I made three films in South Africa and interviewed Nelson Mandela for two of them,but I was always intrigued by Winnie, and felt a little unsettled by the adulation that was poured on her husband, while she was cast as the fallen woman.  Charlie Mingus’s 1963 masterpiece, ‘The Black Saint and the Sinner Lady’ seemed to capture the essence of their legacy, in the album title. Her reputation amongst people I encountered in Europe and the States was unshakably negative.   And yet in South Africa, and not only in the townships, Winnie was loved and respected and she continued to live among her people in Soweto.

    As I tried to square that love on the ground with the portraits I found, in journalistic biographies and BBC investigative documentaries, which so over-determined a Western view of her, I became more and more fascinated by the wide chasm between the two.  Something was amiss.  A story needed telling. And I’d go into the dark side of the Mandela story to find it.

    The timing for an approach to Winnie had to be right. My Sowetan partner, Peter Makurube, counseled that we wait until she completed her mourning, a year after Nelson Mandela was buried.

    It was clear that I was not making a puff-piece and needed to get close enough to Winnie, to peel away the layers of story-ing that inevitably accompany a long and dramatic life.  Her daughter Zindzi was our first port of call and as she gained confidence, trust was established.  I interviewed Winnie four times over a period of two years and was able to peel away the layers, to get closer and closer to the truth of her experience, her emotions and her politics.

    At the same time, I interviewed a whole host of her friends and collaborators, but also tracked down her enemies and began unraveling a story involving psychological warfare and other dirty-tricks campaigns. I came to the conclusion that she and Nelson Mandela were two sides of the same powerful coin and something terrible had been done to them.

    Pascale Lamche is an award winning filmmaker who has made feature documentaries and series both as a writer/producer, and writer/director for key broadcasters internationally, and whose films have been premiered at many international film festivals including Edinburgh International Film Festival, Locarno International Film Festival, Dublin International Film Festival, Toronto Documentary Festival, FIPA Documentary Film Festival and travelled the world.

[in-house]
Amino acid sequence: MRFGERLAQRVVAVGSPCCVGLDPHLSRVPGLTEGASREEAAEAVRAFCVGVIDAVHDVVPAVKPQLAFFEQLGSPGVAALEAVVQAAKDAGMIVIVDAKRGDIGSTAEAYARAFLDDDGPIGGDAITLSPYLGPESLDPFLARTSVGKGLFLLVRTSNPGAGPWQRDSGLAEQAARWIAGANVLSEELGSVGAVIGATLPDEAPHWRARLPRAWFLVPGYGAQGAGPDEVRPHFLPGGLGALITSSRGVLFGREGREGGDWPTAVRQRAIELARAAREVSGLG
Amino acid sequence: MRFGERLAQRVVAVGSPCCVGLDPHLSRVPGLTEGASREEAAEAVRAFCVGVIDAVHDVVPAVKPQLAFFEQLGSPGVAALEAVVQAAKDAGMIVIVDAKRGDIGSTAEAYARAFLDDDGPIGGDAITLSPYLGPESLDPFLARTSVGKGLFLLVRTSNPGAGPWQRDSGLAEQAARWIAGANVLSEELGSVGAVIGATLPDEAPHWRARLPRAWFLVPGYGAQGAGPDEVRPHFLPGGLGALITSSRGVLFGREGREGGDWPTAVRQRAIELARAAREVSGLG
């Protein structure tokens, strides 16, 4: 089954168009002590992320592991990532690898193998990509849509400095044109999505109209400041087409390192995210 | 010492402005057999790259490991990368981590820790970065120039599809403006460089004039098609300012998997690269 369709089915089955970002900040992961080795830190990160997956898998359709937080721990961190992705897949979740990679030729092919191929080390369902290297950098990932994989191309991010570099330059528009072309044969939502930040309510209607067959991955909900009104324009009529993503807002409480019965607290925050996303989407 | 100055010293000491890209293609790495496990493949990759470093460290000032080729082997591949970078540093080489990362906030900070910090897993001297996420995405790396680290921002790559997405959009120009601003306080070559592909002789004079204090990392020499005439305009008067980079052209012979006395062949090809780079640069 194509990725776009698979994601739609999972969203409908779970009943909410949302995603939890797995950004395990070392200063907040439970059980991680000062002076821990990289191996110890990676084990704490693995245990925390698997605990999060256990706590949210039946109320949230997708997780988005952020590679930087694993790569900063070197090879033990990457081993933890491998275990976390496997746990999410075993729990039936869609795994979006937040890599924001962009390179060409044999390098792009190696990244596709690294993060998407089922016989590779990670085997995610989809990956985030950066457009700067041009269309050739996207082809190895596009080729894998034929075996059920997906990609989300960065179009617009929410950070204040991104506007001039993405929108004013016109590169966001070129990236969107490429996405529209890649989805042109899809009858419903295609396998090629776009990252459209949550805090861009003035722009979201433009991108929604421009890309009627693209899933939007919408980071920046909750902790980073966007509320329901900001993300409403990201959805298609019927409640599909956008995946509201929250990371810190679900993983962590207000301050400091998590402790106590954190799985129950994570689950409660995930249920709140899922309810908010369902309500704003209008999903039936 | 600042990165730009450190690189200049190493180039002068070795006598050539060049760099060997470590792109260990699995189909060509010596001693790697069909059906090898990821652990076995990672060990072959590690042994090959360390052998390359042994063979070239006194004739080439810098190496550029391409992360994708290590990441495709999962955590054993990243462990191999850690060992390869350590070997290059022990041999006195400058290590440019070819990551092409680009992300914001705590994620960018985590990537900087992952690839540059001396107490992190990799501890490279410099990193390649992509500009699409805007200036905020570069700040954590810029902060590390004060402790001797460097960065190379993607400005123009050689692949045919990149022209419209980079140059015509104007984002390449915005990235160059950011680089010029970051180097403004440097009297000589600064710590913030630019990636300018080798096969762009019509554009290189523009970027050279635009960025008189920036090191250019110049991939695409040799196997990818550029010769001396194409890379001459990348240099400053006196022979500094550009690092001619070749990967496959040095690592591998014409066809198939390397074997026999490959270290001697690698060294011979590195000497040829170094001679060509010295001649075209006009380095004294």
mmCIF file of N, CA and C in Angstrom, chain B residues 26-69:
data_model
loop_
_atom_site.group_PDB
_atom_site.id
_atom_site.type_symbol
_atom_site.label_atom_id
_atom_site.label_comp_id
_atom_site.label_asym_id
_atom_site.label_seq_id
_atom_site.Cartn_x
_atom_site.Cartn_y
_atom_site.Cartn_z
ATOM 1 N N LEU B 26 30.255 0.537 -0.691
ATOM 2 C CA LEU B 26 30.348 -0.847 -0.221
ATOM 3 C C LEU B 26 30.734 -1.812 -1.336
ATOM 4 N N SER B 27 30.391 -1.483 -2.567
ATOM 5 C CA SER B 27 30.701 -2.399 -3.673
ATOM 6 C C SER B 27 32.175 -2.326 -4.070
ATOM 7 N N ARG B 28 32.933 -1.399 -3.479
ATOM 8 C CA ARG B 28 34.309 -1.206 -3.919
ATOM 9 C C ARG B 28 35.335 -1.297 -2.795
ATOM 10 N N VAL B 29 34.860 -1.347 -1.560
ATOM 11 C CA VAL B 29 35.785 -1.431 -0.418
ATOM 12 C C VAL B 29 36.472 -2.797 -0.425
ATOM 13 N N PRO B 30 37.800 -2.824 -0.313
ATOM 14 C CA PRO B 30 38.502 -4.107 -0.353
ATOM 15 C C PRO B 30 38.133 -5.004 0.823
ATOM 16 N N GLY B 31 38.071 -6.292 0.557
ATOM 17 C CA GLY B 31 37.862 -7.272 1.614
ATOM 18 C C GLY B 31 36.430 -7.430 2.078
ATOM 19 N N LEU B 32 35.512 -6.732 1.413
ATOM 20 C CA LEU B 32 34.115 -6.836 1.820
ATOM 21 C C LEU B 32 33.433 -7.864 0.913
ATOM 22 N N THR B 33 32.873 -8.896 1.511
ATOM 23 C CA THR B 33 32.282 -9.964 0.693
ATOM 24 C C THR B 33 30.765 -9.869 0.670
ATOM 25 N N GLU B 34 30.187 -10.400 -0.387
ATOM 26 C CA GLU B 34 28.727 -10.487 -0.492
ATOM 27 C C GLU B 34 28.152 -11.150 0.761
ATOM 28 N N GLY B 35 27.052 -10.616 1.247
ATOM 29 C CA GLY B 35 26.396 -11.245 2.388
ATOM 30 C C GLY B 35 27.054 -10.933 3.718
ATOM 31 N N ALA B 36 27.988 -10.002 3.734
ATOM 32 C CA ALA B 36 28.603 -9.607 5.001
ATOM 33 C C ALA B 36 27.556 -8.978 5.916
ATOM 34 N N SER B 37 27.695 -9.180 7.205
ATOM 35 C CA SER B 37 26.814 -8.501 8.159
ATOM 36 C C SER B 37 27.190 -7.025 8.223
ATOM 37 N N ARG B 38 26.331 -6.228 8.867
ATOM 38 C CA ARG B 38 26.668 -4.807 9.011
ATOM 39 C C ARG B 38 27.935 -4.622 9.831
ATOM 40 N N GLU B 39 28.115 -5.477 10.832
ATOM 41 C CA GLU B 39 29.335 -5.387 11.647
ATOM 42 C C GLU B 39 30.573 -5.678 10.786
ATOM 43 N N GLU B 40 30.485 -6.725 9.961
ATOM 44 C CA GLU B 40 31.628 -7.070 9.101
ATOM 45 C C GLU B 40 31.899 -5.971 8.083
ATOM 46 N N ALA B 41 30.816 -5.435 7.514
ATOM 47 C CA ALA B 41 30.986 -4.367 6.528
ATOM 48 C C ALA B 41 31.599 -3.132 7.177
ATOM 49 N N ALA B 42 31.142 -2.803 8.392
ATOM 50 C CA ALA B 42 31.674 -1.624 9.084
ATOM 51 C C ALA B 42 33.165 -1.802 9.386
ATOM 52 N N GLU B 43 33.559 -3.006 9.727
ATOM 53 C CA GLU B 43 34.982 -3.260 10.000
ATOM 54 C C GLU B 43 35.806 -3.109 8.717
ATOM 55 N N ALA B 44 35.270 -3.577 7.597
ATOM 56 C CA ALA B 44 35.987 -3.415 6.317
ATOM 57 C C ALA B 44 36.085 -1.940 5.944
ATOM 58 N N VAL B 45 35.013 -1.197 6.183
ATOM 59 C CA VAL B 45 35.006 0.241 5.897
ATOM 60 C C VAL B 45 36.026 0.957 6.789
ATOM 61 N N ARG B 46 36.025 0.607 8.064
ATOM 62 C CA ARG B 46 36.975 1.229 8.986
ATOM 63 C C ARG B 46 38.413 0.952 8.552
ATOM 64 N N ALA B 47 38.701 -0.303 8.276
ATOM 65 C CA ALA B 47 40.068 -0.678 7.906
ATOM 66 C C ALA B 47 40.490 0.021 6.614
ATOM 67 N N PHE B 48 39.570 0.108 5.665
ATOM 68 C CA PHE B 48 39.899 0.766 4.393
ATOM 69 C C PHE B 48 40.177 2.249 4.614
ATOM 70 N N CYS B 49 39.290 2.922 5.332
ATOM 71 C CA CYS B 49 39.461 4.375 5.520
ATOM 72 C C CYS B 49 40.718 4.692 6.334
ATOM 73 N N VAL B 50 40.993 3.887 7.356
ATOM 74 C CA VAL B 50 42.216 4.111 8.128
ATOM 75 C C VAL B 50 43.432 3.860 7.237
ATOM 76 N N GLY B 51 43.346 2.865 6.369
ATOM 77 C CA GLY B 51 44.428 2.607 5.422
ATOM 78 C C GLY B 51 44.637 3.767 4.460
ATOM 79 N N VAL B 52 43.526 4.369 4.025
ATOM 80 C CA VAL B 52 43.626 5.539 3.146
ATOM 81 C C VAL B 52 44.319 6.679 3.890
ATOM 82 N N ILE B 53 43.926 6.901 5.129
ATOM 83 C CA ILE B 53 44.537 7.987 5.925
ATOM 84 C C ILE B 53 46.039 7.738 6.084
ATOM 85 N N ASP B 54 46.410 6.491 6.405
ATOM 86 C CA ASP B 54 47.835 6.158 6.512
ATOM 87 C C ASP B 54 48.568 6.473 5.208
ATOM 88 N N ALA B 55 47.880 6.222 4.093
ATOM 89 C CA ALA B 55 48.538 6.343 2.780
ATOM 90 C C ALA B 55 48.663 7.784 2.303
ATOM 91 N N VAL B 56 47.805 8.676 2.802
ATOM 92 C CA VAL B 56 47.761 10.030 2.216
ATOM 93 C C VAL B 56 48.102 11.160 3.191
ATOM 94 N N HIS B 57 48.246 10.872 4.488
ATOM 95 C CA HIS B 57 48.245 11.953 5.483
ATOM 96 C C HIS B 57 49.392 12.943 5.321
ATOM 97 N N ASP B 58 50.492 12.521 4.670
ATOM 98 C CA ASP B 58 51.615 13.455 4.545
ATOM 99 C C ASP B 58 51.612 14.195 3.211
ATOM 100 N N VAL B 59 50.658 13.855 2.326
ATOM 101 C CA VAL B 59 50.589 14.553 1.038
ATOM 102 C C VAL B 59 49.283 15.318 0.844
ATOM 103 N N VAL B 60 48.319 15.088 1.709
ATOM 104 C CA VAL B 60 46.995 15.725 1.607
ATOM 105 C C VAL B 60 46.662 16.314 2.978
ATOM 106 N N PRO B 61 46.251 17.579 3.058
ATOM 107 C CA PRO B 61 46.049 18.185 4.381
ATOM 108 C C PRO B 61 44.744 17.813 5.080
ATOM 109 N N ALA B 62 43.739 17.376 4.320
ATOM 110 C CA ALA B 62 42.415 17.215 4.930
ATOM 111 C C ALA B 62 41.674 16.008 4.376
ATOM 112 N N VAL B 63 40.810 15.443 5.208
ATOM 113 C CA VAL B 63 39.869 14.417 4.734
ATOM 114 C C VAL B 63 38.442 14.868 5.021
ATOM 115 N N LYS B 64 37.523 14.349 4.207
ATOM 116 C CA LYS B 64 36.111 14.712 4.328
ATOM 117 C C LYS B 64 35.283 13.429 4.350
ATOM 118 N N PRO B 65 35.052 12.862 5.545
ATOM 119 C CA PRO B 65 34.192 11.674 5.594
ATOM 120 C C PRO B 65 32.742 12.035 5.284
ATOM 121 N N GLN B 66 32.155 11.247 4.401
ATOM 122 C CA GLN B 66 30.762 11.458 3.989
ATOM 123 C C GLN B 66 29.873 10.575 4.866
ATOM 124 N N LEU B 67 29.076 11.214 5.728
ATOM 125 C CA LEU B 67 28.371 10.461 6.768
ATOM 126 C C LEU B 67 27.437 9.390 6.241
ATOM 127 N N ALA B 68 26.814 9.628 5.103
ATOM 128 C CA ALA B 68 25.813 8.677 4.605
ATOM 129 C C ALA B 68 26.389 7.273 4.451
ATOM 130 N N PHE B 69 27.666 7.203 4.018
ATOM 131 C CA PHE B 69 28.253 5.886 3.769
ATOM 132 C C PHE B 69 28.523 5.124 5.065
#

The late Peter Makurube was the guiding spirit, presenter and founder in 1991, of the legendary MONDAY BLUES, a Johannesburg based community arts programme that for decades launched many stars in music, poetry, hip- hop, jazz, reggae, folk. He was a journalist and broadcaster, presenter, poet, and associate producer on numerous documentaries.


    Christoph Jörg has been producing and commissioning documentaries for over twenty years. From 1994 to 2008, he was Senior Commissioning Editor at ARTE FRANCE in Paris. He was overseeing the output of a huge range of programs from international series like “Why democracy?” and “Steps to the Future” to documentary strands like THEMA, and commissioned more than 350 feature documentaries which won numerous international awards and have been shown in festivals all over the world.

    Jörg founded PUMPERNICKEL FILMS in 2009 in Paris. Since then, he has produced or coproduced a wide range of award winning documentaries, working with a line-up of talented and acclaimed filmmakers, including the following feature length films for movie theaters and television broadcast:


    Giles Gardner has spent over 20 years working in post-production, beginning as an assistant film editor working with an array of internationally acclaimed film-makers such as James Ivory, Gillis McKinnon, Fred Schepisi, Jean-Jacques Annaud. He currently lives in Paris and has edited numerous documentaries, drama and advertising, and has contributed to the ‘Emergence’ and ‘Greenhouse’ film programs.